A: Aristophanes Pf: 425 bc, Athens Tr: 1816 G: Greek com. in verse S: Athenian Assembly, the farm of Dicaeopolis, and home of Lamachus, 5th c. bc C: 18m, 3f, extras, chorus (m)The Peloponnesian War has lasted for nearly six years. The Athenian Dicaeopolis is weary of having his farm ruined each summer by the invading Spartan army, so he goes to the Assembly in Athens, demanding an end to the war. The Assembly however merely considers various ways of prolonging hostilities, so Dicaeopolis sends a messenger to Sparta to sue for a private peace treaty, and returns home to celebrate the Dionysia. Unfortunately, a chorus of old men from Acharnae, who are sworn to take revenge on the invaders, have learned of Dicaeopolis' personal peace plan. As he and his family prepare for the Dionysian ritual, they are stoned by the chorus of Acharnians. Eventually Dicaeopolis persuades the chorus to hear his case, and he goes to Euripides to borrow a costume in order to win over the angry Acharnians. In a parody of Euripidean tragedy, Dicaeopolis wins over half of the chorus. The other half then produce Lamachus, an Athenian general, to speak for them. Dicaeopolis defeats him in debate too, and begins to enjoy the benefits of his private peace initiative. In the final scene Lamachus returns wounded from battle, while Dicaeopolis celebrates a drunken banquet with the chorus.
A: Aristophanes Pf: 425 bc, Athens Tr: 1816 G: Greek com. in verse S: Athenian Assembly, the farm of Dicaeopolis, and home of Lamachus, 5th c. bc C: 18m, 3f, extras, chorus (m)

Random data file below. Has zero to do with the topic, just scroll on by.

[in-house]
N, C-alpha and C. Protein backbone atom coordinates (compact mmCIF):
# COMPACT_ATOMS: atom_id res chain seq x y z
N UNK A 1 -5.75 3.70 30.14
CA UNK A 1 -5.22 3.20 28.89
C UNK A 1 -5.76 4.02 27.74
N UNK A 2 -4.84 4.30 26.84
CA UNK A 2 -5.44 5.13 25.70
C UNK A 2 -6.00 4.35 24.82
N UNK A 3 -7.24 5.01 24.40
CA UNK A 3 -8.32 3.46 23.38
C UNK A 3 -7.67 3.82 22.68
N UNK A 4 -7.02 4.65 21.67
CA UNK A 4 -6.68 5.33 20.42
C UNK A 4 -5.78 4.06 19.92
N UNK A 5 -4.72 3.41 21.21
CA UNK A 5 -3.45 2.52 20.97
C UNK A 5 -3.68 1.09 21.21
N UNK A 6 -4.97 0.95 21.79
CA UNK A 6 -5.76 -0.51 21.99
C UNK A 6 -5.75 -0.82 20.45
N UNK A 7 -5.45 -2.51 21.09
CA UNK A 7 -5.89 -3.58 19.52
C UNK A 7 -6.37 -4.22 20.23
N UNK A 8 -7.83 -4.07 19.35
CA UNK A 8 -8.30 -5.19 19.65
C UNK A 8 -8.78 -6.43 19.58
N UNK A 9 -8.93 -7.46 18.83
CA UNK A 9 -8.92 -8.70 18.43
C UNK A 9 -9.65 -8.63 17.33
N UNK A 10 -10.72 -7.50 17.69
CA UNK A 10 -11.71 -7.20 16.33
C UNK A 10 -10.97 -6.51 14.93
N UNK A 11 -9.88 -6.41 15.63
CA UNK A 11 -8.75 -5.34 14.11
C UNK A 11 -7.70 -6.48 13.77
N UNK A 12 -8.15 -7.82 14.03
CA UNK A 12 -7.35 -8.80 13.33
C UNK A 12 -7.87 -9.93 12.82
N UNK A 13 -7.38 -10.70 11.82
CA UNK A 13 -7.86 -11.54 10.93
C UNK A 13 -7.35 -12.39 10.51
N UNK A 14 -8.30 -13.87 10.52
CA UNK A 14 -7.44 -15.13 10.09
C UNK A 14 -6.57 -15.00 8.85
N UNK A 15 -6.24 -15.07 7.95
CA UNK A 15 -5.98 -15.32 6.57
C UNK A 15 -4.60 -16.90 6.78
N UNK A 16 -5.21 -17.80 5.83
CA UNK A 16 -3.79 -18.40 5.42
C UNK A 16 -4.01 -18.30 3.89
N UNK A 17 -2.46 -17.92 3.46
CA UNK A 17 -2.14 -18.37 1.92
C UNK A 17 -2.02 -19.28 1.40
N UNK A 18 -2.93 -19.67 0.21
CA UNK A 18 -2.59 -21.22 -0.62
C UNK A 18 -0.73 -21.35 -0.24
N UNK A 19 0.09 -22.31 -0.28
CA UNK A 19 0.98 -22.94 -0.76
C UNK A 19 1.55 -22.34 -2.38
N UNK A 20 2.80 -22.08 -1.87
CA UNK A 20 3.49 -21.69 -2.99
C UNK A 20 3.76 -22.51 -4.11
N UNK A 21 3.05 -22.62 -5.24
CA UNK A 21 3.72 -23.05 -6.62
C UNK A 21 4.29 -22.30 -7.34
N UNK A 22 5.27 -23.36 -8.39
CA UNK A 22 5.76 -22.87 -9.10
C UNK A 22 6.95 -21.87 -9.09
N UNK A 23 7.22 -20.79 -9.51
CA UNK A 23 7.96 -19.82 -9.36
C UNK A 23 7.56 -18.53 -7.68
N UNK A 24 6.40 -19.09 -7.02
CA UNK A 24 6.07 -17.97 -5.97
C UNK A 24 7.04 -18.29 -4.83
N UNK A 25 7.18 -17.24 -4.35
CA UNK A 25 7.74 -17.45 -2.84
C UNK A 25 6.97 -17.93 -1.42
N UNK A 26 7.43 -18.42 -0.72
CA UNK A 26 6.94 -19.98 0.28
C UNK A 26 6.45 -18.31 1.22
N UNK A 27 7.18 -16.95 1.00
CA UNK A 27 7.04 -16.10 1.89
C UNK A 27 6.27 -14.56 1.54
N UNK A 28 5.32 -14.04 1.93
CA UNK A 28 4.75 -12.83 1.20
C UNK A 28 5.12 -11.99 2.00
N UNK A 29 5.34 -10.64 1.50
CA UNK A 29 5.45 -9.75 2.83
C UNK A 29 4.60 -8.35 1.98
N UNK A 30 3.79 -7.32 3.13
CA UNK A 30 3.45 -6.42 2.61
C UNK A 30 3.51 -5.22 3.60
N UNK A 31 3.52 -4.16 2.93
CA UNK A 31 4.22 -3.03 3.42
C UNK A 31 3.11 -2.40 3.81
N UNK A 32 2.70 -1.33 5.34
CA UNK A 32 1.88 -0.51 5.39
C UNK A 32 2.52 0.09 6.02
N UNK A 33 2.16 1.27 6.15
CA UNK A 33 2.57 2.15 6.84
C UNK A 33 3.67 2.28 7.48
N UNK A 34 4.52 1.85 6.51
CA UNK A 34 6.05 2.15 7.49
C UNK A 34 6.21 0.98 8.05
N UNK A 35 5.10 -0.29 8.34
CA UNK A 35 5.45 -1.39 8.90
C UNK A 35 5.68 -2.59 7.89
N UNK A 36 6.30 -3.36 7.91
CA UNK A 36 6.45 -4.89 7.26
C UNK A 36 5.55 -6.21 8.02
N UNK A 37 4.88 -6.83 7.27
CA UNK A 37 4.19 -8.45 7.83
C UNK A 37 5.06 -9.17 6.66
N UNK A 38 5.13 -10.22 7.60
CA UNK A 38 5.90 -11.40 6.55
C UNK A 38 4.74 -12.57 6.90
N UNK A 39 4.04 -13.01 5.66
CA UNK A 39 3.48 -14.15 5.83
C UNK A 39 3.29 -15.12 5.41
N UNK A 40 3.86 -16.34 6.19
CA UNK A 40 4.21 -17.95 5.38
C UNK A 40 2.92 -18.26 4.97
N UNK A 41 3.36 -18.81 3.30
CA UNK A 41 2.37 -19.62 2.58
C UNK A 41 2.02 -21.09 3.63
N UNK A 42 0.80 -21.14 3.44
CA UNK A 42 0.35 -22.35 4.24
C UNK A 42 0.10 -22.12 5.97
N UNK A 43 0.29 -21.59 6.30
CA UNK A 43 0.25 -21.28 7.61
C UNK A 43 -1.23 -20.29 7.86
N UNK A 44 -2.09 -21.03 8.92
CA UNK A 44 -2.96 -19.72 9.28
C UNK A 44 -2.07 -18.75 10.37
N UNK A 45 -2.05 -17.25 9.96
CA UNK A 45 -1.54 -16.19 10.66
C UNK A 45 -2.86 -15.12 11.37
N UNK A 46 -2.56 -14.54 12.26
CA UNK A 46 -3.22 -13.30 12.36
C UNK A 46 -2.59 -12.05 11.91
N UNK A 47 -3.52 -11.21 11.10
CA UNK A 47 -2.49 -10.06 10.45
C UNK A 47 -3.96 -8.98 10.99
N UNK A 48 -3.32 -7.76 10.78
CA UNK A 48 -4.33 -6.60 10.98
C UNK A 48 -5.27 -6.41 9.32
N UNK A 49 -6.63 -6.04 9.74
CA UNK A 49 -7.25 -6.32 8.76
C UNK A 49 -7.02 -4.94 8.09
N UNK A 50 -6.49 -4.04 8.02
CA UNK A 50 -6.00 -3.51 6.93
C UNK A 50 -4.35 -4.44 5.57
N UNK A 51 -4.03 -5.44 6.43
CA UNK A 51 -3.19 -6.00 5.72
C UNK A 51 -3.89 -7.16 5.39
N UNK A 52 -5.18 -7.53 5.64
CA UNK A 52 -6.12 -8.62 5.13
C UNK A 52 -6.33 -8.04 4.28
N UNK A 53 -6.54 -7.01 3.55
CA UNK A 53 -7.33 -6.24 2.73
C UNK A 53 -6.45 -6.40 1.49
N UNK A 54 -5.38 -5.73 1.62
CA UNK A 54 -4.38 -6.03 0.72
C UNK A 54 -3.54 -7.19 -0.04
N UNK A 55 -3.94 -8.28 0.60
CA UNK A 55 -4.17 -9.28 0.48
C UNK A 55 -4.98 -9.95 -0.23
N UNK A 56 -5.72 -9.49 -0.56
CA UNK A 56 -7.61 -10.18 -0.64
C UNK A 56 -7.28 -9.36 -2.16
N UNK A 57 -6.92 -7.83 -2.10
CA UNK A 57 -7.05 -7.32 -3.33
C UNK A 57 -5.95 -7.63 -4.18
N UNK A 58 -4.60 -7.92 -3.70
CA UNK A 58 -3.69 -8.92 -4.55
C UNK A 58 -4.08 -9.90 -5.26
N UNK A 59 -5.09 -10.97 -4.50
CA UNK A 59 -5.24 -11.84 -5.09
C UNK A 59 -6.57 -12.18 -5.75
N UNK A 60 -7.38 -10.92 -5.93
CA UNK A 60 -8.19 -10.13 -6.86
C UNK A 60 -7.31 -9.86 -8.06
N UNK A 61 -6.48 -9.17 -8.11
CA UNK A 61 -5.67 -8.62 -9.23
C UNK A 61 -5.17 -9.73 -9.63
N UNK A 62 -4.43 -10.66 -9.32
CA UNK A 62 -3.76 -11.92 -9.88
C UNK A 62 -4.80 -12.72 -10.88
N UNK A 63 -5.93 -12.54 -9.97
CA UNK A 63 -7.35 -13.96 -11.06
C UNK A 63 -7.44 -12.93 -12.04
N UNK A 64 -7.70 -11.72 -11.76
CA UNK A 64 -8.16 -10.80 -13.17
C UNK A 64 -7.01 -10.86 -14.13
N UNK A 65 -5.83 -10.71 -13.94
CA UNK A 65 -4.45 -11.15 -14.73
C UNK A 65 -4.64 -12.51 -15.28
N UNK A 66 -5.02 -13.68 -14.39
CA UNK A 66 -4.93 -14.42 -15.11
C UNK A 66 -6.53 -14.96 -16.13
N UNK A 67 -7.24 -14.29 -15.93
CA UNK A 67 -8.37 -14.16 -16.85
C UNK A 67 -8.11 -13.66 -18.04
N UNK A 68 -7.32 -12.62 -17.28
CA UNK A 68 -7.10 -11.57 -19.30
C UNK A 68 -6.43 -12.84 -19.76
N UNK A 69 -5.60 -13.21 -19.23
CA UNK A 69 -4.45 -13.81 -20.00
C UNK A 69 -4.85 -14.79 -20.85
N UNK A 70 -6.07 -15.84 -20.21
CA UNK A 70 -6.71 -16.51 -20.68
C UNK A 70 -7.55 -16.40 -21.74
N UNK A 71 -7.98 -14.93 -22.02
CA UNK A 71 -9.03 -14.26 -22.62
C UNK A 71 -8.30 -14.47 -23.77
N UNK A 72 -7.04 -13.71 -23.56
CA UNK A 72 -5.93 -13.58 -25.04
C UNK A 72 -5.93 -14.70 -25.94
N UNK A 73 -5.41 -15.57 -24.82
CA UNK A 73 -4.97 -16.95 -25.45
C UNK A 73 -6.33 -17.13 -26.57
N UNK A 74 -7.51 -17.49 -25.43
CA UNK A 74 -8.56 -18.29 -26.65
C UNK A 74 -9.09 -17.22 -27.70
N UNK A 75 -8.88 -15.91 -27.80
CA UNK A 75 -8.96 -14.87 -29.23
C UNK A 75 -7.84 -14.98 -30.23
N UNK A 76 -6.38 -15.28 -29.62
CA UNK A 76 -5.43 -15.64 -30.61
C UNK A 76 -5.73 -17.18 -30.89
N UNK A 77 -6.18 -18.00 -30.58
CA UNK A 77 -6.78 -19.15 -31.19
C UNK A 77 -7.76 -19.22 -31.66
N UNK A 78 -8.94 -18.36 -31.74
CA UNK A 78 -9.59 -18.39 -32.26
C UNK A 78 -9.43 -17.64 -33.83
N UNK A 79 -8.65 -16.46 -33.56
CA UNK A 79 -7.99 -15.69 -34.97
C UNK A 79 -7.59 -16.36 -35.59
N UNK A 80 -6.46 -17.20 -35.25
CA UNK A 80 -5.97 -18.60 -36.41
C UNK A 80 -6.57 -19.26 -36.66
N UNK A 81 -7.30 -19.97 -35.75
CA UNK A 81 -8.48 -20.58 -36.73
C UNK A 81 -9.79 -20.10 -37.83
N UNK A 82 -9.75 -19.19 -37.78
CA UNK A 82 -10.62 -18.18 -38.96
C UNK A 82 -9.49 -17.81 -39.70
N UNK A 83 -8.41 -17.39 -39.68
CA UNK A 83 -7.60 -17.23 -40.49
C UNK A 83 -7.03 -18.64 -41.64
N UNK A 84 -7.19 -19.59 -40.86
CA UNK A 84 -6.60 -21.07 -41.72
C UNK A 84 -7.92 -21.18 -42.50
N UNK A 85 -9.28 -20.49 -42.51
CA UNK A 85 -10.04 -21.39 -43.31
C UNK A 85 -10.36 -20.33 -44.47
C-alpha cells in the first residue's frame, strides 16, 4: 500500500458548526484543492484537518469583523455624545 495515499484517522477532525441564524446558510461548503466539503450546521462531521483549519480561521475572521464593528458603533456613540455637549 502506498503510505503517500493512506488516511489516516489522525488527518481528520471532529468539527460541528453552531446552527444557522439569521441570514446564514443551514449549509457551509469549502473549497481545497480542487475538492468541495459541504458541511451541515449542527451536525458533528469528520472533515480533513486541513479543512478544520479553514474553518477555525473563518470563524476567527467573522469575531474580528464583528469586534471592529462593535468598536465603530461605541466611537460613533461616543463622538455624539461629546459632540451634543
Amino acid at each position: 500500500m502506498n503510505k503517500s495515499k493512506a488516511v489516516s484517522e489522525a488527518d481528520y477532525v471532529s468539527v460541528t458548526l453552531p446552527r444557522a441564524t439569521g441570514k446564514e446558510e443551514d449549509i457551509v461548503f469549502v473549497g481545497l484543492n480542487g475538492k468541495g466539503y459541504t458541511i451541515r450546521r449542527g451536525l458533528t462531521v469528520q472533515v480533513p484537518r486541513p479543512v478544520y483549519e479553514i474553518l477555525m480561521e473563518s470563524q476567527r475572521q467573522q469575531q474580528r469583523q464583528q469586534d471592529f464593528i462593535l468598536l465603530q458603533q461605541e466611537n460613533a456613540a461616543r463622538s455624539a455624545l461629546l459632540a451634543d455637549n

This is the earliest extant play of Aristophanes and first comedy of world drama. The stage is used quite flexibly, first as the Assembly, then as Dicaeopolis' farm, finally as his farm and as the home of Lamachus. It seems that at least five speaking actors would have been needed to stage the opening scene in the Assembly, compared with the three speaking actors in tragedy. These elements, together with the many different incidents and a double-sized chorus, would have made this play seem a fairly lavish affair, the equivalent of our modern ‘blockbuster musical’. In terms of content, Acharnians is a daring, anti-war piece, reminding the citizens of Athens, as they sink deeper into their pointless hostilities, of the benefits of peace. It is amazing that the Athenians tolerated such a play being staged in the midst of a bitter war. Moreover, it won first prize for Aristophanes.